Peter Singer’s almost reverential review… of On What Matters by Derek Parfit claims that the work is the “most significant work in ethics since Sidgwick’s masterpiece [The Methods of Ethics] was published in 1873”. On the contrary, two much more important books were published by Friedrich Nietzsche – Beyond Good and Evil (1886) and On the Genealogy of Morality (1887). (John Greenbank, letter to the TLS 27/05/2011)
The argument is nonsense, of course. For you cannot disprove a person’s preference by replacing it with one of your own. This is the academic equivalent of saying vanilla ice cream is better than choc-chip because I prefer it.
He gives some reasons for this assertion (don’t we all?): Nietzsche’s insight that we are controlled by irrational drives. These facts might be true but the conclusion doesn’t follow from them – there is still much more work to be done before his preference for Nietzsche over Sidgwick can be justified. To give just two examples.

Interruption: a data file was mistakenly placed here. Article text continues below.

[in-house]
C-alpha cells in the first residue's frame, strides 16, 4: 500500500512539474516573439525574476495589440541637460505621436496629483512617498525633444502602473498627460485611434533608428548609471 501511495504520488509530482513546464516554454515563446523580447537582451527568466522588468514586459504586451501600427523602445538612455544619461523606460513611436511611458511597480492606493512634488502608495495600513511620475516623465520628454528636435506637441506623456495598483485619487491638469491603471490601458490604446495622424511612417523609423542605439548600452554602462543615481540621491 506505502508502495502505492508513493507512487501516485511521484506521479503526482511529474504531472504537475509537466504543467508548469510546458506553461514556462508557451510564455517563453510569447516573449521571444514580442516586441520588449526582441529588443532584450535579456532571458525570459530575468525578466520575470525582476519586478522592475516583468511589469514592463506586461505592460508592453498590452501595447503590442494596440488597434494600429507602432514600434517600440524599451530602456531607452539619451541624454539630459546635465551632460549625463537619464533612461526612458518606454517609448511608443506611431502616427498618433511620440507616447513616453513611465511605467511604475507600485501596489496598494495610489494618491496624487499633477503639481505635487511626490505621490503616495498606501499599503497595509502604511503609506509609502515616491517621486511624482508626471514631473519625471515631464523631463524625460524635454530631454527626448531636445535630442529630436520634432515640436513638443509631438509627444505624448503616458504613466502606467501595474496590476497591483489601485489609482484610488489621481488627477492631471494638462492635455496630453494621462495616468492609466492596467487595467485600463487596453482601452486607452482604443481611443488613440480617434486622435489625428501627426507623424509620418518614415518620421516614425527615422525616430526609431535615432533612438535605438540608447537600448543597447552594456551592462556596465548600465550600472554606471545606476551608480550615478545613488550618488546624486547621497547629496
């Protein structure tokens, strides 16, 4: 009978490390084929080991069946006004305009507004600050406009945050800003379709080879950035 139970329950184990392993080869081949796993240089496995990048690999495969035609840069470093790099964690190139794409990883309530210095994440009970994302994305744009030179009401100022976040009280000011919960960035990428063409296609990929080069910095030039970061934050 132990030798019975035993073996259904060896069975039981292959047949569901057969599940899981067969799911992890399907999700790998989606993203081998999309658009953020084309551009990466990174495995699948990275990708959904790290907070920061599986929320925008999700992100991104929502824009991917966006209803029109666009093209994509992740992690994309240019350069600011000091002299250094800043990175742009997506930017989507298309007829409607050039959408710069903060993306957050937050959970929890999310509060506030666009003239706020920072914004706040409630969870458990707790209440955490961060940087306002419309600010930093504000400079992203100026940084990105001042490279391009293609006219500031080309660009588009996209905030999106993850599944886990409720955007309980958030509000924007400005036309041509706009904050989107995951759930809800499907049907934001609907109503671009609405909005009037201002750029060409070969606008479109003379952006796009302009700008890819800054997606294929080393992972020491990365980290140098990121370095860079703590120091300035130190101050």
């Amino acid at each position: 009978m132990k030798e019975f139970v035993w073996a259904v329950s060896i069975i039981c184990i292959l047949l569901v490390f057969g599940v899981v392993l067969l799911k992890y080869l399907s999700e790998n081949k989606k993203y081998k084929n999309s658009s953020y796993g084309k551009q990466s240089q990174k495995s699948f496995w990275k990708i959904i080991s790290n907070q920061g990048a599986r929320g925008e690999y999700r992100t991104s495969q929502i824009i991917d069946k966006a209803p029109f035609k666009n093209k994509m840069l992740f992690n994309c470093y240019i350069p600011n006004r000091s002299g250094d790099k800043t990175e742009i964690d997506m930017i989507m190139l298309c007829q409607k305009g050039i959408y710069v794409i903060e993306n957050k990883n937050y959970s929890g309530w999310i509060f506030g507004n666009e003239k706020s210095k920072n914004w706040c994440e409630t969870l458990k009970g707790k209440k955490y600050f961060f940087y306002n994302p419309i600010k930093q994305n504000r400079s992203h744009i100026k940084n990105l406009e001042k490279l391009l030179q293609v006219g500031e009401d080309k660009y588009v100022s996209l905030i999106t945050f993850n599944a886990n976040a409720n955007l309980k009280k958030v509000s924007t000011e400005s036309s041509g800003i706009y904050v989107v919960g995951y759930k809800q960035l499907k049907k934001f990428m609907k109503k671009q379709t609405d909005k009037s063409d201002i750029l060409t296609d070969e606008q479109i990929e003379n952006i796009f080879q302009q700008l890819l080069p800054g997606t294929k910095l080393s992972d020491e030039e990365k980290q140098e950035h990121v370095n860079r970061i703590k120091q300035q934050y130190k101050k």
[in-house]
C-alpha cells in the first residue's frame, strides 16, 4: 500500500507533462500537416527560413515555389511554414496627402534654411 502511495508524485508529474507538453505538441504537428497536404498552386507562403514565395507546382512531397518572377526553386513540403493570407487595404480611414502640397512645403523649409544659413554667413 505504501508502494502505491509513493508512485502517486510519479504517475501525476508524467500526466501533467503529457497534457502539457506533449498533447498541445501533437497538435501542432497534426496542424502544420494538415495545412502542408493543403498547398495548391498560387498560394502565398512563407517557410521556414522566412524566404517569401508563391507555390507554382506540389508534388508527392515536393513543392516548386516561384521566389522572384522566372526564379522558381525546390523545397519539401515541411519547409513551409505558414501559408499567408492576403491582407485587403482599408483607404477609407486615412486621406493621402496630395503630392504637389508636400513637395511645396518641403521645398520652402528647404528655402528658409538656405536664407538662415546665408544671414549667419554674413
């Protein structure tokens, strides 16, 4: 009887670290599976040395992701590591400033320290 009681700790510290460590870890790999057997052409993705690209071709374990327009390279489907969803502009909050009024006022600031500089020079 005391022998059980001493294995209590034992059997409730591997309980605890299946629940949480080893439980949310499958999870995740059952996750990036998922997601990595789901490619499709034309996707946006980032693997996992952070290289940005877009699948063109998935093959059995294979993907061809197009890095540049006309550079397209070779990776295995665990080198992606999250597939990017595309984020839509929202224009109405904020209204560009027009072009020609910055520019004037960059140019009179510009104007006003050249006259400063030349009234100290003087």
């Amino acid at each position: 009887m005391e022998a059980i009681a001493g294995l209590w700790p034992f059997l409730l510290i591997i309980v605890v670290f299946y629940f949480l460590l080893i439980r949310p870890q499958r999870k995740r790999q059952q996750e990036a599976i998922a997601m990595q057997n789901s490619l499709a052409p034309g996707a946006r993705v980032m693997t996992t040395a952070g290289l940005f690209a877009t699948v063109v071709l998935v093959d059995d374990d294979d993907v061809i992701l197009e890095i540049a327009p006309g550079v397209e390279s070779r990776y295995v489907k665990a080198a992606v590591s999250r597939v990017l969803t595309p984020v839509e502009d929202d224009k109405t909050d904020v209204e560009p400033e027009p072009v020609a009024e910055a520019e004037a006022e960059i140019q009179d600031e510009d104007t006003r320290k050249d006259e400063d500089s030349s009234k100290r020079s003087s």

- Not all ethics is going to deal with our irrational drives, so how do you separate these different elements and give them their proper weight…
- The historical and academic impact may not be so easy to disentangle from the value of the work itself: how do you balance the quality of the work with the influence on the culture…
We all entitled to say a book is important, indeed the most important in its field. To say it suggests we believe it; and is indicative of our character. Many will accept this statement because they like and trust us. If we want more than this, to win the assent of the atheists and agnostics, we will have to give reasons, which may or may not be valid. These others will then agree or disagree based on the quality of our justifications.
If a person wants to argue that our assertion is wrong they cannot simply cite their favourite book, listing its good points. No! We are back to the different ice creams. Instead they have to attack and undermine the reasoning behind the original assertion. Demolish that house and you can build your own. Otherwise you are simply neighbours in the same street.